Published On: Thu, Feb 15th, 2018

San Francisco high school bans ‘outdated and racially offensive’ National Anthem from rallies

If you thought the NFL kneeling during the National Anthem was offensive, wait until you read about the student leaders at a high school in the San Francisco Bay Area, who have decided that the national anthem is racist and outdated and have banned it from school rallies.

The Associated Student Body at California High School in San Ramon made that decision based on a phrase in the rarely-played third verse.

photo Beverly & Pack

“It was brought to our attention that the national anthem’s third verse is outdated and racially offensive,” Ariyana Kermanizadeh wrote in an open letter. “We had nothing but good intentions by removing the song so that we could be fully inclusive to our student body.”

The line in question: “No refuge could save the hireling and slave / From the terror of flight or the gloom of the grave.”

Kermanizadeh said the fact that the third verse is practically never played, and very few Americans even know the lyrics doesn’t matter — the entire song is tainted.

“We understand that this third verse is not included when the anthem is performed, but still, what does this tell us?”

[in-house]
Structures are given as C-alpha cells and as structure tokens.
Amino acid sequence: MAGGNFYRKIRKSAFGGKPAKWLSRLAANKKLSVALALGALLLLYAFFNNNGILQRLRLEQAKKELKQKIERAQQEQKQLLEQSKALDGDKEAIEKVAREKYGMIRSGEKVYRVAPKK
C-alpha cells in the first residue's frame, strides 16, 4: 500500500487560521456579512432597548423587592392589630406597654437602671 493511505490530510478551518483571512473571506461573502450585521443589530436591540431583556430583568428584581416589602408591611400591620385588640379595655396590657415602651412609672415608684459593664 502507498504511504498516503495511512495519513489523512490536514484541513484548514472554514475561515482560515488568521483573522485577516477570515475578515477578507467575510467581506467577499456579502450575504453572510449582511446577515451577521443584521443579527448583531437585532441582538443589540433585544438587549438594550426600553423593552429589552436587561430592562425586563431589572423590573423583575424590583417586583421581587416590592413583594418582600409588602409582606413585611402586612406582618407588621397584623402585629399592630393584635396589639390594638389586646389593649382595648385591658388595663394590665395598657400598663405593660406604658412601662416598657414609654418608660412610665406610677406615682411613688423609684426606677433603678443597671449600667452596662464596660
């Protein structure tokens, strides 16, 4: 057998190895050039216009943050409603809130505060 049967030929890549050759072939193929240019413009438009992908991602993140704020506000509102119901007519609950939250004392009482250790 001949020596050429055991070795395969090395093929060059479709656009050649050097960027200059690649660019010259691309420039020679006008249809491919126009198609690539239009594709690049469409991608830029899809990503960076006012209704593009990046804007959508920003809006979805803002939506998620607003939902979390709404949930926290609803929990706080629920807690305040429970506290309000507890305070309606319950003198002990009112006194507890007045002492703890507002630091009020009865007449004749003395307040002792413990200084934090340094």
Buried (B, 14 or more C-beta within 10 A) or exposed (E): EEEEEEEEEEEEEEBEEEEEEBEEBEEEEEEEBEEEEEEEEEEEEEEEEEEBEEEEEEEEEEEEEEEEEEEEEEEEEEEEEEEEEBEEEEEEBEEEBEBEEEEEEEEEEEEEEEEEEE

She noted that “this song was written in 1814. That was written 204 years ago. Imagine all the traditions and laws that have changed … [and] so must our traditions.”

Fox News opinion columnist Todd Starnes asked rhetorically, “Where are the grownups in charge of this public school?” and called for his listeners to contact the school board.

“The Star Spangled Banner may have survived the bombs bursting in air, but it may not be able to withstand the rampaging mob of politically correct inclusivists,” he wrote.

To Starnes’ question, one grown up has responded: Elizabeth Graswich, director of communications for the San Ramon Valley Unified School District.

Graswich emailed a statement to The Chronicle, emphasizing the students’ autonomy in making decisions on rallies.

“The students made their decision after learning that the third verse is seen as offensive to some groups,” Graswich wrote. “The ASB is committed to creating a school culture that is welcoming to all students.”

About the Author

- Catherine "Kaye" Wonderhouse, a proud descendant of the Wunderhaus family is the Colorado Correspondent who will add more coverage, interviews and reports from this midwest area.

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